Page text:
As Christianity spread across Europe, the harvest holidays (including Samhain) were basically absorbed into a Christian celebration called the Feast of All Saints and All Souls. So, the food and wine offerings were replaced with soul cakes, which were spice cakes that were baked and given to the poor. They would in turn pray for the souls of the departed as thanks for receiving the cakes.

The concept of Halloween arrived on American shores with the Irish Immigrants in the mid-19th century. Halloween, as we know it, complete with peanut butter cups, Trick-or-Treating, and rubber masks, didn’t really come about until the 1950s. (If you’ve made it this far, thank you. My kids would be rolling their eyes and writhing in pain right now.)

This Friday, my daughter’s school is having their Fall Fest carnival with games, pie eating contests, and the most popular attraction of all…the Cake Walk.

The Cake Walk is basically musical chairs with Devil’s Food. Families donate a cake and the kids walk around in a circle to Halloween-themed music. When the music stops, you find a number. And, if your number is called, you win the cake of your choice. Yee Haw!

Since there is a cake decorating contest to go with it, most people bring Halloween-themed cakes. I, however, will be going the super-traditional spice cake route, as only a card-carrying history nerd can. It will probably be picked last.

Spiced Apple Cake with Cinnamon Cider Glaze
Adapted from King Arthur Flour
Read more…

Almost Gam’s Applesauce

Almost Gam's ApplesauceFalling for Apples

I don’t know where the pumpkin spice craze started. And, now that there are Pumpkin Spice Triscuits available for your tasting pleasure, I think we have perhaps taken it a bit too far.

The funny thing is that I actually like the Pumpkin Spice flavor (scent/color/lifestyle). The occasional pumpkin spice latte can be just what the doctor ordered. But it is by no means the only flavor representative of Fall. If you ask me, the real flavor of Fall is apples.

If you have been anywhere near a produce market or stand recently you, I am sure, have seen that the apples have come in. There are the usual stand-by Fuji and Golden Delicious, of course. But, October has also ushered in the Jonagolds, Pippens, McIntoshs and Ambrosia apples with the Arkansas Blacks not too far behind.

I love apples. They’re crunchy. They’re sweet. They are an easy and portable snack. As a family, I think we go through at least three dozen a week—just grabbing one and eating it. And at this time of year, it is fun to try out all of the different varieties.

Not all the apples I buy are grab and go, though. Some are better suited for other things like cakes and crisps. And, the best use of apples to me, besides the obvious, is for applesauce.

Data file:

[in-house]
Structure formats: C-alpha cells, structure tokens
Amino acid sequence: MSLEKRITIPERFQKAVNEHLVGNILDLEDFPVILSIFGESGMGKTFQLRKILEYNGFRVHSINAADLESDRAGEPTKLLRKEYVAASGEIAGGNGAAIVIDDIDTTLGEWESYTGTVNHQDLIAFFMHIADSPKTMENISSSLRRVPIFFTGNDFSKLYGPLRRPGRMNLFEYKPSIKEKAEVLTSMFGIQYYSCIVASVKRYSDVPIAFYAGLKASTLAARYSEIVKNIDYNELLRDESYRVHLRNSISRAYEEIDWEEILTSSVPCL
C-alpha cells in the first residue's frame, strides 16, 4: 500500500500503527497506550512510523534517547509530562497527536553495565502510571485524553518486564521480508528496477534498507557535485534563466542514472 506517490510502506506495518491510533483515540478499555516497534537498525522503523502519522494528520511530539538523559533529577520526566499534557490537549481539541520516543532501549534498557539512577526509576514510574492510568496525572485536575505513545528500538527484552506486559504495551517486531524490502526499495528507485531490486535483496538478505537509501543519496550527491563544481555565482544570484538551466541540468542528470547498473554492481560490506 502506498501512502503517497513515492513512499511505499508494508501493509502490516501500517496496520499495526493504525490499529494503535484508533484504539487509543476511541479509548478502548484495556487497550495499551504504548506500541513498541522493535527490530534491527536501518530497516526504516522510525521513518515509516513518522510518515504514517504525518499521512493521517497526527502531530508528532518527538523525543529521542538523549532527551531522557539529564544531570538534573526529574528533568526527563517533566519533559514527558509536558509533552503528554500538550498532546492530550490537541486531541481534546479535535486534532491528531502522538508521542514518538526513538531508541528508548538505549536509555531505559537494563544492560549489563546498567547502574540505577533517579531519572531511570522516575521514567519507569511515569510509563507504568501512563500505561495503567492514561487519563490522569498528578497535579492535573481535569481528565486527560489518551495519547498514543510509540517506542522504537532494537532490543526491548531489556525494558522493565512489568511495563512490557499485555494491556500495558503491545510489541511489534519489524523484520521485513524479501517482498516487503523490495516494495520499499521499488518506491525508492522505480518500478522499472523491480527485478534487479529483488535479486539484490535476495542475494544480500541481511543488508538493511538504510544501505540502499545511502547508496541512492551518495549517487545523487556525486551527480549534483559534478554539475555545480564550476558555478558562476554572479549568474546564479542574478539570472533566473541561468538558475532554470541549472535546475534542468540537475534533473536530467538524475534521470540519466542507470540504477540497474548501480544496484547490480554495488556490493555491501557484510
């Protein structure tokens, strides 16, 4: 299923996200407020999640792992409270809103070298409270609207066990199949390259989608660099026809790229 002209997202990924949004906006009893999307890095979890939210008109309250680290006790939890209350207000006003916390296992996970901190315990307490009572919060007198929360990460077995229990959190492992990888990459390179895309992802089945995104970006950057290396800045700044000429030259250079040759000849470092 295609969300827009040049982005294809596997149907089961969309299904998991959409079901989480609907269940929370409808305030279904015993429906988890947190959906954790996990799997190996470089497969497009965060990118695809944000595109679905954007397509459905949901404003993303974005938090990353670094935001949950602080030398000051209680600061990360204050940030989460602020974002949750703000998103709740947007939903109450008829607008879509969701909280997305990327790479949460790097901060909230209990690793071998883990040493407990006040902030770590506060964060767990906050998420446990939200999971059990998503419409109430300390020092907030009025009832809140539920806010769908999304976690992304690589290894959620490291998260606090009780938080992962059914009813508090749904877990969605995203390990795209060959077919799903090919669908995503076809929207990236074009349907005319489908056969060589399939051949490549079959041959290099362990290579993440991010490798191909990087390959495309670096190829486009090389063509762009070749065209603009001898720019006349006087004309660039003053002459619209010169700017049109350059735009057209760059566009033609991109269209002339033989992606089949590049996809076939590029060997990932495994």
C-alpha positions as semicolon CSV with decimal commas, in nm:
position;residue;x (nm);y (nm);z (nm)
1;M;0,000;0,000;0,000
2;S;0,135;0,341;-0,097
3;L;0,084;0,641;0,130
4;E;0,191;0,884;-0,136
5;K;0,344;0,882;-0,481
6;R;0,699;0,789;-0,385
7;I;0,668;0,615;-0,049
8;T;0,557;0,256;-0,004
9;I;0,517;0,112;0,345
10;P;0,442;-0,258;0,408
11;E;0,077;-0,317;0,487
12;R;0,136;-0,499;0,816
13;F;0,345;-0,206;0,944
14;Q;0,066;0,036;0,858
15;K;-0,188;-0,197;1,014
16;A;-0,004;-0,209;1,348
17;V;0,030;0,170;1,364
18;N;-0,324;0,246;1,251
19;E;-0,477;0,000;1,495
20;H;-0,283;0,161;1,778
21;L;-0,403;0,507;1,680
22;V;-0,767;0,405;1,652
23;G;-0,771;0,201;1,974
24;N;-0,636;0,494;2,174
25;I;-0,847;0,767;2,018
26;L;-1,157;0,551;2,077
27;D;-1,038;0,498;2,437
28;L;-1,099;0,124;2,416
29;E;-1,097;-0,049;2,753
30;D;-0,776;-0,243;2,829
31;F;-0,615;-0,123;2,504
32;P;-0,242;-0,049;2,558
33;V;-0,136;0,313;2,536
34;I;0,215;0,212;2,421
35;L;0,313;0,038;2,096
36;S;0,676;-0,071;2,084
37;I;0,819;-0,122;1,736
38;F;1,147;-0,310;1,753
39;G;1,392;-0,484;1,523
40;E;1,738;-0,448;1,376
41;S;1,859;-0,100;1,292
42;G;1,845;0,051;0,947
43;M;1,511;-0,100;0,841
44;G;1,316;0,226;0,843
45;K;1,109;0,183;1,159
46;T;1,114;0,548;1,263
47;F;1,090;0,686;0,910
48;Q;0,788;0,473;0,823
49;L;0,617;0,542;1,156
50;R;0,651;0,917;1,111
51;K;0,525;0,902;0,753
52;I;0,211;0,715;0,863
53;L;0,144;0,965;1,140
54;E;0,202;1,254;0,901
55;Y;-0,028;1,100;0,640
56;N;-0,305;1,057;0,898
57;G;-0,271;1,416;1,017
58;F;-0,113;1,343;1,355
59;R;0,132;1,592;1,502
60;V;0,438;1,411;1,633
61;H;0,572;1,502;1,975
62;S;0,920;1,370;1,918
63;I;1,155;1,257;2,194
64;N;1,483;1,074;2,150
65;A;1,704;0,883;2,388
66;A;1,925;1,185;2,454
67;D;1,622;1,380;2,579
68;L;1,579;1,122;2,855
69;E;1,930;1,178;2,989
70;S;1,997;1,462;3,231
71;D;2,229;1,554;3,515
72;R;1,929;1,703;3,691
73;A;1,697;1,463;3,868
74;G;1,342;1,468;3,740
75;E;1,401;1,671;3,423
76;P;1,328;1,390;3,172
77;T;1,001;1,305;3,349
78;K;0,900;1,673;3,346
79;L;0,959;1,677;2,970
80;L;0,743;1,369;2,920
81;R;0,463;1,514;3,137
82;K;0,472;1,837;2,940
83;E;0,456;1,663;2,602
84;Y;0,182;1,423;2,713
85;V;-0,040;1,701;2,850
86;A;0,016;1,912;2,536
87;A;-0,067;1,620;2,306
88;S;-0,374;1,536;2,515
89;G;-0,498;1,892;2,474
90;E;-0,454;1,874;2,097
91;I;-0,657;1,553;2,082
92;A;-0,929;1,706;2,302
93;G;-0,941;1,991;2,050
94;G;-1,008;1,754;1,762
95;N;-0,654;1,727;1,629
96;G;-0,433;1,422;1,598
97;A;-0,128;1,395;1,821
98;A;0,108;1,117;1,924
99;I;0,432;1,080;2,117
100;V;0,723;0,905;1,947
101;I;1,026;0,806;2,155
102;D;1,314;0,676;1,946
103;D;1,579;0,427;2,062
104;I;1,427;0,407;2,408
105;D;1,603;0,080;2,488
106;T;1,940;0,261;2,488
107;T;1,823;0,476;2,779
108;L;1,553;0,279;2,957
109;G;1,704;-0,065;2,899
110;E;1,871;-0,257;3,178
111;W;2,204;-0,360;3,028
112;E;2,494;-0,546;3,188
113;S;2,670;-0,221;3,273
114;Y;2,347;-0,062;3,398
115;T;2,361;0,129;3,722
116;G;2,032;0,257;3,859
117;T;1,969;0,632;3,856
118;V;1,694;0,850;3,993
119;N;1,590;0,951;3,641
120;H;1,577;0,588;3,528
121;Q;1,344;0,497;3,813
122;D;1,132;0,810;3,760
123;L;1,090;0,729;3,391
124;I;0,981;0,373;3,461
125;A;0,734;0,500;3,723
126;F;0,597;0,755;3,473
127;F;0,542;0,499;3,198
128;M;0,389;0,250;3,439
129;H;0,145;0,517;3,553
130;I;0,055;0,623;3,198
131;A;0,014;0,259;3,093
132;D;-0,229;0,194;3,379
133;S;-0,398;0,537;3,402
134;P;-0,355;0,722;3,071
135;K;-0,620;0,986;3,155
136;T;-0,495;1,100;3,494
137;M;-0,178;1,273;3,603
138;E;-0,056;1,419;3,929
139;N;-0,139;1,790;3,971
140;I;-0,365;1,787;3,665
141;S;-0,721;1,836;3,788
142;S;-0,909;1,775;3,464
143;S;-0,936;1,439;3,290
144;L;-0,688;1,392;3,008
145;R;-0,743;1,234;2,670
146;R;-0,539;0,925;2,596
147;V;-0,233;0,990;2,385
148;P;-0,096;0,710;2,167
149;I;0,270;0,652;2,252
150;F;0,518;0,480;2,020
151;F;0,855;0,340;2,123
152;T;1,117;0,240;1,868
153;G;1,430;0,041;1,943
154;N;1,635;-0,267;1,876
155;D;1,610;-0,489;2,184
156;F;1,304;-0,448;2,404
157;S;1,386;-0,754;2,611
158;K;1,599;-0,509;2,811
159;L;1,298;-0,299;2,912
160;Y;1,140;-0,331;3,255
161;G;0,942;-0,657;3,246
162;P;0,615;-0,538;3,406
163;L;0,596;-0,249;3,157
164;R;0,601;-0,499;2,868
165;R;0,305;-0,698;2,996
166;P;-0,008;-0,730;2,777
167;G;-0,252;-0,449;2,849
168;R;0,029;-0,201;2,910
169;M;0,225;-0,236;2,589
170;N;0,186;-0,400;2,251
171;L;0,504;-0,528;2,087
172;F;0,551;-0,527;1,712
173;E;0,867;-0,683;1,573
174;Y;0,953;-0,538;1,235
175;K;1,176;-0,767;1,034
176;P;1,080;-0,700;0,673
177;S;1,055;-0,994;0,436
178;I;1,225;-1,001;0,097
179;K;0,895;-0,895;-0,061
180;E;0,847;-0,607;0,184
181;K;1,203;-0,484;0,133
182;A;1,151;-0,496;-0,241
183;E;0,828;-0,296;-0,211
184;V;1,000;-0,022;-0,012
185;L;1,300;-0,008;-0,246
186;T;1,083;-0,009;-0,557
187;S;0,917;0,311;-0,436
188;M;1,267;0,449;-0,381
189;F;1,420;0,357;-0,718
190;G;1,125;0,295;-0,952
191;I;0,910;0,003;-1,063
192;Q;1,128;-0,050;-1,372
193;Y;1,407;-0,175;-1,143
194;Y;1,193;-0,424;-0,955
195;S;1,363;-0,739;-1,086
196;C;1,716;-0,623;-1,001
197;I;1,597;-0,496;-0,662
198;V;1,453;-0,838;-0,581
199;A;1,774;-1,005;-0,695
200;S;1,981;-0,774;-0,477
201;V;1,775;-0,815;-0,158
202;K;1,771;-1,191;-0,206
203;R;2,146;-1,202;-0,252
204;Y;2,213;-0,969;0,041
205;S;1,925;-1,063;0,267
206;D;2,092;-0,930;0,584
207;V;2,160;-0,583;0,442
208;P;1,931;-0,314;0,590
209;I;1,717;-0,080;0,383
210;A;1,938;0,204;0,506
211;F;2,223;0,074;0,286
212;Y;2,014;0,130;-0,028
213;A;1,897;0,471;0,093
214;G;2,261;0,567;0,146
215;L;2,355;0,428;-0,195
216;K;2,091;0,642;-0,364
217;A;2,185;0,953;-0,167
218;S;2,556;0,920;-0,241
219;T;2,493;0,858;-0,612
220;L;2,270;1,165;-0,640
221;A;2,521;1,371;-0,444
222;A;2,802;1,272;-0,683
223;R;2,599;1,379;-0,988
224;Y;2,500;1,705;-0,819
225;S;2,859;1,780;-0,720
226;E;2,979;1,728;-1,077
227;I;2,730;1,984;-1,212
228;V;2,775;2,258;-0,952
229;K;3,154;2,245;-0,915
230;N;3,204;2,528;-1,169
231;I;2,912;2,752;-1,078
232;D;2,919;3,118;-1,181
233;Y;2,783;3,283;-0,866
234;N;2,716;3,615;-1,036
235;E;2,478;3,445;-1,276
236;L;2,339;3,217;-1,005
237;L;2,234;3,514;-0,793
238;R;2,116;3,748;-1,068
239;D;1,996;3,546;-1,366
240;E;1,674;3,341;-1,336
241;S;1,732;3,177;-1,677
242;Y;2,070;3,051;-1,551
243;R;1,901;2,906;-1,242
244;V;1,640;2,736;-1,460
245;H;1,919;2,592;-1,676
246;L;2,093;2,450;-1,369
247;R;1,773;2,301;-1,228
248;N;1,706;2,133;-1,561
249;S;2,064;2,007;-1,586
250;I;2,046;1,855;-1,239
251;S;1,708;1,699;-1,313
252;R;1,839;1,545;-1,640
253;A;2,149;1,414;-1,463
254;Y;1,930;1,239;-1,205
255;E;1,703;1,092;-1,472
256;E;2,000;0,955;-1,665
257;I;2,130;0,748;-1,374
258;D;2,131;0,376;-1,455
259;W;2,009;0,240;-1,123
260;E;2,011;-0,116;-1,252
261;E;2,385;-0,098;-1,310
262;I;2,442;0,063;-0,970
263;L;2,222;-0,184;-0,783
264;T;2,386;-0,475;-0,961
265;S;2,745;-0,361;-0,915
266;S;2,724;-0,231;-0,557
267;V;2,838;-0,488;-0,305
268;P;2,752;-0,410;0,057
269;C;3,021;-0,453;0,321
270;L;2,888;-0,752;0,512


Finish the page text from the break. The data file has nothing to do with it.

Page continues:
Applesauce is great on it’s own, or on the side with a pork roast. Use it as a dipping sauce for some really great Vermont cheddar and you will thank me. Add some to a spice cake for added moisture. Spoon a little on your oatmeal…the list goes on. And of course, in my family, it goes on Ebelskiver!

My favorite applesauce was my grandmother’s. Unfortunately, her recipe has been lost along with her equally fantastic apple chutney recipe. And, I’ve looked everywhere to no avail. It was super chunky with a lot of cinnamon and raisins…maybe a little ginger.

Also, she was very specific about what apples she used. Gam’s applesauce was probably more of a compote that a sauce. It was pretty thick. I haven’t given up the search, though. I will find it. And when I do I’m making a big batch…

In the mean time, this is a close as I can get.

Almost Gam’s Applesauce
Makes about 2 1/12 quarts.

Read more…

Favorite Marinara Sauce

Favorite Marinara SauceKids in the Kitchen

Over the weekend, I hosted a few 4th and 5th graders for my Beyond Chicken Nuggets cooking class. I had auctioned it off during our school’s Spring fundraiser.

I believe in the If you teach a man to fish… philosophy. I figure if you teach kids to cook from an early age, not only will they never starve once they are out in the cold, cruel world, but they might actually eat better in the process.

My goal was to introduce this group to some easy recipes that are out of the ordinary, and perhaps a little more adventurous for the elementary school palette.

First up was Paella. In every culture around the world, there is at least one dish that consists of chicken and rice—think of chicken and rice as global comfort food. The only difference is how you spice it, and in some cases how you cook it.

I chose to go with the Spanish version, mainly because it’s something that I make on the regular. And also, it is easy for the kids to throw together—with supervision, of course.